drake’s famous tuna sandwich

floyd and I were feeling a little sluggish and in need of some good midday sustenance…

Actually, what’s depicted here is not legitimately a Drake’s famous tuna sandwich at all, and not even the frail but aspiring replica of one, which would be either fixed on perfectly square grocery store white bread and served with a flab of iceberg lettuce or else grilled flat under metal weights with american cheese.

Rather, this is the Sarah’s somewhat sort of partly healthy sandwich made with Drake’s famous tuna salad.

The miracle, really, is in the hard boiled eggs.

Here’s a little bit out of the past–

Tuesday, April 12, 2005
(on Topic Project in response to prompt candy shop)

Drakes was one of those rare and indelible college town landmarks that alumni return to over big football weekends, walk in and order a limeade and a grilled buttery pecan roll, sit in the dim green booths in back or upstairs in the gold-fleck-spangled Martian Room, pick up a little paper bag of chocolate-covered pretzels or blackberry brandy cordials or almond bark on their way out the door to the shivery, leaf-blowing stadium. Drakes had been there forever and was timeless, eternal. Except that now, in the place where it stood so many years, you’ll find a Bruegger’s Bagels.

It’s not even that I really have anything against Bruegger’s per se—I’m fan enough of bagels that, without a Zingerman’s handy for a fix, I’ll settle for the lamest tamest institutionally-produced version of round bread. But because it took the place of Drakes, I’ve got a grudge that’s tough to shake.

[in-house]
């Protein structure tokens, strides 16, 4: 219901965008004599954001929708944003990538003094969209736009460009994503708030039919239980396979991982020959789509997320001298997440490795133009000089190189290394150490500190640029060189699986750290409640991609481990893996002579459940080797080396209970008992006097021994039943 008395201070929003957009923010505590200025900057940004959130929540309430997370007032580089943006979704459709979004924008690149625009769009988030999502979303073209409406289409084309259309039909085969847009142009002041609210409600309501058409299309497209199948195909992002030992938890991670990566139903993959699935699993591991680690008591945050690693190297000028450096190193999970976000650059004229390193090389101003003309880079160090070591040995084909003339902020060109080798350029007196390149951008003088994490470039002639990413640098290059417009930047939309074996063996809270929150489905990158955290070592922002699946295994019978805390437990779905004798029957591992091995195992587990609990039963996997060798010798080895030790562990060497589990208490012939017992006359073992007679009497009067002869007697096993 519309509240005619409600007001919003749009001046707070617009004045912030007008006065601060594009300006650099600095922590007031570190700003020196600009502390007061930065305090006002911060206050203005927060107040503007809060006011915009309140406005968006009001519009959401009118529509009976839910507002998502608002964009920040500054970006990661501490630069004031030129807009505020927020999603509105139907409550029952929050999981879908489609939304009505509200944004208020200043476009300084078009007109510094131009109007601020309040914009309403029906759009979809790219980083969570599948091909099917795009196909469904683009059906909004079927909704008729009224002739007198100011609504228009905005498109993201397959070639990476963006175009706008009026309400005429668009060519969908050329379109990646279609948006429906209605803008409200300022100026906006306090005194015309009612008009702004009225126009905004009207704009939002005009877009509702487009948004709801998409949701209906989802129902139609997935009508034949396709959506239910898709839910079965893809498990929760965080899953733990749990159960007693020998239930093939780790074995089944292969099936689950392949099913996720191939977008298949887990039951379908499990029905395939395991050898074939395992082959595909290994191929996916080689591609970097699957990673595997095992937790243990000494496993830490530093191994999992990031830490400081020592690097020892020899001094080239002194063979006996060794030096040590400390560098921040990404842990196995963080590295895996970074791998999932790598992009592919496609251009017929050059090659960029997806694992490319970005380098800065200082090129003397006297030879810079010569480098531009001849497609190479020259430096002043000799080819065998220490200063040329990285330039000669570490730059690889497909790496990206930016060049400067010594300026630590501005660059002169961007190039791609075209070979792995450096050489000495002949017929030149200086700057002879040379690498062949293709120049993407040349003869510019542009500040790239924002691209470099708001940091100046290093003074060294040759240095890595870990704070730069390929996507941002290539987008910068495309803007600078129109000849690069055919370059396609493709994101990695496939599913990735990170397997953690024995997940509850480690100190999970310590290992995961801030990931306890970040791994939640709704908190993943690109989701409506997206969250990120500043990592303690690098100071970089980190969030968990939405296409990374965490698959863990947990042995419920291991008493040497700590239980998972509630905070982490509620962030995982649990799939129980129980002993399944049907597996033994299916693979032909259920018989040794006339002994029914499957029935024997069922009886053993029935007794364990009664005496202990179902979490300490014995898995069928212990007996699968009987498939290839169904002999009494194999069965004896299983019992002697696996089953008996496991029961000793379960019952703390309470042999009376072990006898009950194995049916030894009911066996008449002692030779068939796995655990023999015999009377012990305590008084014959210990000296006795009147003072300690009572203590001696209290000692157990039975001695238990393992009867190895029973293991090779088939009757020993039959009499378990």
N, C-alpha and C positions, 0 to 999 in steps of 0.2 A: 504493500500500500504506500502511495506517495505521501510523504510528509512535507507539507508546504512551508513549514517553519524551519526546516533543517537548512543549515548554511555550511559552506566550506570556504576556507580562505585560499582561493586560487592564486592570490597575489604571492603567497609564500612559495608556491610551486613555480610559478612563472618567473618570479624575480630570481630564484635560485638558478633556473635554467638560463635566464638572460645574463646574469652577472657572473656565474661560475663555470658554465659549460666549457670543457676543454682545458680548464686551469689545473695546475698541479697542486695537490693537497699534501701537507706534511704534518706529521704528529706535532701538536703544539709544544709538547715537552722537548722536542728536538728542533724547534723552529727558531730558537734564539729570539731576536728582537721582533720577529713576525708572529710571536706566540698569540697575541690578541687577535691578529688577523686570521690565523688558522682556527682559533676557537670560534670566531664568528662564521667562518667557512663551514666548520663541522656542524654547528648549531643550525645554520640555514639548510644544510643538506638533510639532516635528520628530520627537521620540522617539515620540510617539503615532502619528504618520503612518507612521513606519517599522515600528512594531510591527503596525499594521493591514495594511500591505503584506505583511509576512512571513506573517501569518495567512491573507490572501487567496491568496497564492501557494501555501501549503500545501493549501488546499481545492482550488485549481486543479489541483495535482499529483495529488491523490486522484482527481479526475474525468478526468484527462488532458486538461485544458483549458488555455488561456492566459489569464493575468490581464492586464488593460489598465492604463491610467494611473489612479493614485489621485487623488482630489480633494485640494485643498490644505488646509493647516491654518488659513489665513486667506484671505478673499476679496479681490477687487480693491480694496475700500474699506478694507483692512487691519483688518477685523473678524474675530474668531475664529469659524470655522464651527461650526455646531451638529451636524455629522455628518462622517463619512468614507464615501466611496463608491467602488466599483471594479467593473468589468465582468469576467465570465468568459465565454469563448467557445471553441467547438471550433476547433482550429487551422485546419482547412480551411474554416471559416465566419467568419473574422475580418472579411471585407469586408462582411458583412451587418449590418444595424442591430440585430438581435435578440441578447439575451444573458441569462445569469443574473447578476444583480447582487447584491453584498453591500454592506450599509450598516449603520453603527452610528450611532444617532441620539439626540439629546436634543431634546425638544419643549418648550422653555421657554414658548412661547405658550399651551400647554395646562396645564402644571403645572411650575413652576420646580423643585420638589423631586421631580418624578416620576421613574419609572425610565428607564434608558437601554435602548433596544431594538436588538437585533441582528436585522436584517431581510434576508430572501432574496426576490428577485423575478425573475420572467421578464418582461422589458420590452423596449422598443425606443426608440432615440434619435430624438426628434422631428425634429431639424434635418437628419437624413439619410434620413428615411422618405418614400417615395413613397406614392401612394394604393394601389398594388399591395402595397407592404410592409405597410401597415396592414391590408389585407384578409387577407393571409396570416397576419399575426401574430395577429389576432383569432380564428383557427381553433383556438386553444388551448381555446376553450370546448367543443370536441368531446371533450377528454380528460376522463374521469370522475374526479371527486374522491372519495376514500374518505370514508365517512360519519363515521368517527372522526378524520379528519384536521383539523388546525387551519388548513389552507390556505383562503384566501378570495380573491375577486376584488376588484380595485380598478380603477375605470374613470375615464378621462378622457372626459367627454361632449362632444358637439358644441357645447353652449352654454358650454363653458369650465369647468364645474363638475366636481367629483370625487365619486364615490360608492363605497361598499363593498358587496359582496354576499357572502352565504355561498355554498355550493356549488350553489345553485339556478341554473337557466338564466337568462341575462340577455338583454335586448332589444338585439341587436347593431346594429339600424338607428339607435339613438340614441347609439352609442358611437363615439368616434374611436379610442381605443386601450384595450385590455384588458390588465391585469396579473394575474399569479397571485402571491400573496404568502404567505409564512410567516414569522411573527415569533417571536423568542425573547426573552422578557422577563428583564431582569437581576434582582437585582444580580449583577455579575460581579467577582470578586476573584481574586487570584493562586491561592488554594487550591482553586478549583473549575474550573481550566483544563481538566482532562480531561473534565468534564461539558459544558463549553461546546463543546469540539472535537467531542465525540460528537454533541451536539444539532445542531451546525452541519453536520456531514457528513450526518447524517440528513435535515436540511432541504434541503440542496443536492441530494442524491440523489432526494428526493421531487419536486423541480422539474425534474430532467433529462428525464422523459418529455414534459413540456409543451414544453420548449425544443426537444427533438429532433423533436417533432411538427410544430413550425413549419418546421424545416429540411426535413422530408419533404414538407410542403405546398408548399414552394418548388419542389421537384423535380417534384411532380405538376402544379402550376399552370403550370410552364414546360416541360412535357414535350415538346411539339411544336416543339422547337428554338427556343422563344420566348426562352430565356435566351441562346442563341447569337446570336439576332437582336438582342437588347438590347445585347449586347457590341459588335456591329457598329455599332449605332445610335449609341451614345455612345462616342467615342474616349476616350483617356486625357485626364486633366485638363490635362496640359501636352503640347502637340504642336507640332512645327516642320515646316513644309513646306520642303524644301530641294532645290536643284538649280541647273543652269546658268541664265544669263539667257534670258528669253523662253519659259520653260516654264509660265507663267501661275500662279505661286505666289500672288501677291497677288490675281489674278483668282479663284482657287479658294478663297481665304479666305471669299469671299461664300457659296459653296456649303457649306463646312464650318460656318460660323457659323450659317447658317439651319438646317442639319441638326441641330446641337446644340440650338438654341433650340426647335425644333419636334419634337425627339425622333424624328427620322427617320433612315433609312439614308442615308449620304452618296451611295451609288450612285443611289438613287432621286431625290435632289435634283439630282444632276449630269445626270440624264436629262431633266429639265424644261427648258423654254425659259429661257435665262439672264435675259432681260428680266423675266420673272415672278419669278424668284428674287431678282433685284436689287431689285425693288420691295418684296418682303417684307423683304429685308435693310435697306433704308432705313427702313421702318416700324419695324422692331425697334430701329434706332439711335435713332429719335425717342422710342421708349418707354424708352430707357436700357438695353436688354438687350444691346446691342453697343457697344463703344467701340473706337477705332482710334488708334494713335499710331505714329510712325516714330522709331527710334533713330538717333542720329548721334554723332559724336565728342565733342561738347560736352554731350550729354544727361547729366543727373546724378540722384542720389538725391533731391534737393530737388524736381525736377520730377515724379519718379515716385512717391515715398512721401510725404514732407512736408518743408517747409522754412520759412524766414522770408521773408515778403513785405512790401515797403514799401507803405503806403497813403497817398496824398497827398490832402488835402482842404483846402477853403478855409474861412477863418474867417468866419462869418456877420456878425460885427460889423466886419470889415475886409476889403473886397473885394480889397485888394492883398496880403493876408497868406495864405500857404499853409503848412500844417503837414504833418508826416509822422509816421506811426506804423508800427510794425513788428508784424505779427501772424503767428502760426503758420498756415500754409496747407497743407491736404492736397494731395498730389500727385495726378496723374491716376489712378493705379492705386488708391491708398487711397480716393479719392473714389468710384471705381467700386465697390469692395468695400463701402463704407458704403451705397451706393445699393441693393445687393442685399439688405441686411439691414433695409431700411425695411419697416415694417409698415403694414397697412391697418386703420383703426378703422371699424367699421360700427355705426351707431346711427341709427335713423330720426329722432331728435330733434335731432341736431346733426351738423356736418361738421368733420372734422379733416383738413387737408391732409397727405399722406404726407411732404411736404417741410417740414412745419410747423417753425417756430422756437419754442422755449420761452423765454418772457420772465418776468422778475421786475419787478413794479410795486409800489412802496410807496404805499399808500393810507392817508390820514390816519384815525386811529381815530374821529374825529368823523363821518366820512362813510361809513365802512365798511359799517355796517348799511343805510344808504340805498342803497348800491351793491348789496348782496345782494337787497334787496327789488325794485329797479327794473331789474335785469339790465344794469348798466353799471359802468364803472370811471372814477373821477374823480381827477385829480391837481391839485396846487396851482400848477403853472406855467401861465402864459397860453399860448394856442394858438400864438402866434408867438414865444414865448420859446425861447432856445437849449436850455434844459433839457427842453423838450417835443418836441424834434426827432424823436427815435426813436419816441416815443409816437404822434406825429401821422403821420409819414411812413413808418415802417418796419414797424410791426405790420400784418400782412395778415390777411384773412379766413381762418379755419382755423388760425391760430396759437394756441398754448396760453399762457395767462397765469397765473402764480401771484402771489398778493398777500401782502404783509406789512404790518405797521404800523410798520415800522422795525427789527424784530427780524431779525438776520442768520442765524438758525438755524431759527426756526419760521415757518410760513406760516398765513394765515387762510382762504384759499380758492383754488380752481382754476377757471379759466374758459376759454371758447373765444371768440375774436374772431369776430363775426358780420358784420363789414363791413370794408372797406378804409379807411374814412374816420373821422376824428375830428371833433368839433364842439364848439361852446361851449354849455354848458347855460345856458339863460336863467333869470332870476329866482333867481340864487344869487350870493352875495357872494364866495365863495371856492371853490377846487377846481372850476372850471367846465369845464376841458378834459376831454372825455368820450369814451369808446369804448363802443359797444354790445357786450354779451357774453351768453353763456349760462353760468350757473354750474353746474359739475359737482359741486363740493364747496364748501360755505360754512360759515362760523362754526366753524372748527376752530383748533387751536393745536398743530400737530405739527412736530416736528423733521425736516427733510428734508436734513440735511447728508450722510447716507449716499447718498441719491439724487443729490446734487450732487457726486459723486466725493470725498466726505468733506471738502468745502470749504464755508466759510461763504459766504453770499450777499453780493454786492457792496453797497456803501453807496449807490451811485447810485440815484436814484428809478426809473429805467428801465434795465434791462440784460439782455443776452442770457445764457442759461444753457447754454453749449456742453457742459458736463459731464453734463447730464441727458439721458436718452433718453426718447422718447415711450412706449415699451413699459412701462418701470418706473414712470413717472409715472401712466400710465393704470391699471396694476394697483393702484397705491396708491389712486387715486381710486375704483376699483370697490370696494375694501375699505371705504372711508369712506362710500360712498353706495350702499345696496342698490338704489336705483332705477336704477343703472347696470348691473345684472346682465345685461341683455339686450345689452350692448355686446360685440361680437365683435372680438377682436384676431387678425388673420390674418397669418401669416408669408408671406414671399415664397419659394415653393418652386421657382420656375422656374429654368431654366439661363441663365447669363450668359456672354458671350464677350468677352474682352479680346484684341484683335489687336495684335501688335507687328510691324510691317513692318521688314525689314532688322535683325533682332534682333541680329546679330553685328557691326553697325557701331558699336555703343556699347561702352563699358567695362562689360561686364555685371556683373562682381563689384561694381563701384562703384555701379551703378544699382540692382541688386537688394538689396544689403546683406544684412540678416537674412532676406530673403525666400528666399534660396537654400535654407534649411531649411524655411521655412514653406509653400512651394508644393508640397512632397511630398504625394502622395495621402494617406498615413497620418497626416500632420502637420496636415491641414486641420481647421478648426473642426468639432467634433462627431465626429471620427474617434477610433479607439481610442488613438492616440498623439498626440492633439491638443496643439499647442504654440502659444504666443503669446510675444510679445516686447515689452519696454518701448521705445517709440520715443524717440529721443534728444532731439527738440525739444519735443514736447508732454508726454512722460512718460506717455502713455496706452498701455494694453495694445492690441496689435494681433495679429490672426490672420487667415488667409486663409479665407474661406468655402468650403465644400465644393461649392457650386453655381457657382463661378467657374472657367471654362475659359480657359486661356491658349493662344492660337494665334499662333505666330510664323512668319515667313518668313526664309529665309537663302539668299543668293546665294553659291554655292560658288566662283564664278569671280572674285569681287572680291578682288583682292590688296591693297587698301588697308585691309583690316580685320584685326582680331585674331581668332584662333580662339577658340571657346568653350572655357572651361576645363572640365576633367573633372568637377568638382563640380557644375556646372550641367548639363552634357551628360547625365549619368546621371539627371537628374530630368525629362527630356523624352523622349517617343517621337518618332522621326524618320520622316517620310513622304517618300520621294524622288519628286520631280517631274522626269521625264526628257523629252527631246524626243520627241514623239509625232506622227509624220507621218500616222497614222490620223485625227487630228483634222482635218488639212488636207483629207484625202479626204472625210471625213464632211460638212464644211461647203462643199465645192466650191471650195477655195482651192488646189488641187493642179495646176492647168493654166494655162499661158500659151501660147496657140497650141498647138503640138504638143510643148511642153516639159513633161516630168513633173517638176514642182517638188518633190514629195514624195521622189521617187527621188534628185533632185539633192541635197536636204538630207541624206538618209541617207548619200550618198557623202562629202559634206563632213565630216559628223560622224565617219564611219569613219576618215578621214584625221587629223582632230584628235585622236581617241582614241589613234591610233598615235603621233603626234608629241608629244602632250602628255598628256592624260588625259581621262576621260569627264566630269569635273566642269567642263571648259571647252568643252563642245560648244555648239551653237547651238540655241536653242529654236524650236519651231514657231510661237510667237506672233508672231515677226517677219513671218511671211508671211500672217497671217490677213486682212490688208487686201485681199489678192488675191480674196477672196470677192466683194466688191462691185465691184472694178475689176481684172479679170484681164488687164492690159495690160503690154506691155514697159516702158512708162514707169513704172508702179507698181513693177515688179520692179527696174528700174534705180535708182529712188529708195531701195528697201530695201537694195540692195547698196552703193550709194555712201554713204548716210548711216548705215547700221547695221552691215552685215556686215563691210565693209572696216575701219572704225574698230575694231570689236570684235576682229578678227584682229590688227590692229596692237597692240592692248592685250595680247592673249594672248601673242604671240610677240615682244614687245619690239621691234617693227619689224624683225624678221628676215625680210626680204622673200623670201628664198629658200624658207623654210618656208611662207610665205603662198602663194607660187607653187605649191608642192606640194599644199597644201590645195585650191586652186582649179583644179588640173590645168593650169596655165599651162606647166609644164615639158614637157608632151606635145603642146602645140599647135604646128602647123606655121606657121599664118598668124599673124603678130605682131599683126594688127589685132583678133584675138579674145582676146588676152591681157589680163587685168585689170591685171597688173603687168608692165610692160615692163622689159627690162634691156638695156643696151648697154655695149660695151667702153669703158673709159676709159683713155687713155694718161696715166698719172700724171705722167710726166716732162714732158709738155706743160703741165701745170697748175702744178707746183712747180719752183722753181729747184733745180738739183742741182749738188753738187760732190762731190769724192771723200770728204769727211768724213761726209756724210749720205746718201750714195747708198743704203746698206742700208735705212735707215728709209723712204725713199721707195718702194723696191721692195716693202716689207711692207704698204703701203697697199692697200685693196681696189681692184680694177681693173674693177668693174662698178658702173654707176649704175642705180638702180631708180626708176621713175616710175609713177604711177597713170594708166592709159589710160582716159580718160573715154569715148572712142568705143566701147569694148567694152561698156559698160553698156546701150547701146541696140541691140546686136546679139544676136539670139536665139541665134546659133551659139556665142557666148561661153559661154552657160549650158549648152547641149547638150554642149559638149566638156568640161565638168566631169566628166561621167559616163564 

Granted, the era of Mr. and Mrs. Tybbals had passed on, just as they had, by the time the bagel place bought that lease. And their grandson was never much worth his salt. Back in my day he was “managing” my fellow Drakettes (blue smocks, thank you very much) and me and just trying to stay clean while his grandmother dozed the day away on Her Counter Stool by the front window. Mr. Tybbals worked nights (he and the wife, it was rumored, hadn’t spoken more than thirty words to each other in as many years), filling up the old cardboard trays of candy in the display case from cartons in the basement, boiling up huge batches of simple syrup, cooking a couple dozen eggs at a go for bulking out Drakes’ specialty tuna salad.

My senior year of college I fleshed out a student budget with the meager hourly wage and nonexistent tips of a Drakes waitress. Living on tuna salad on toasted bagels and limeades. Smoking cigarettes and drinking pot upon little orange and black plastic pot of irish breakfast tea with milk and sugar. Making my way with the Drakes crowd. Using my employee discount to load up on sweets prior to visits up north to see the nieces and nephews—so much candy for so few pennies that I effected the collapse our moms always threatened Halloween bags would bring: candy overload puke. Poor little nieces and nephews. Too much of a good thing.

Drakes was grungy and grim and beloved for all that. And in my heart it shall always remain.

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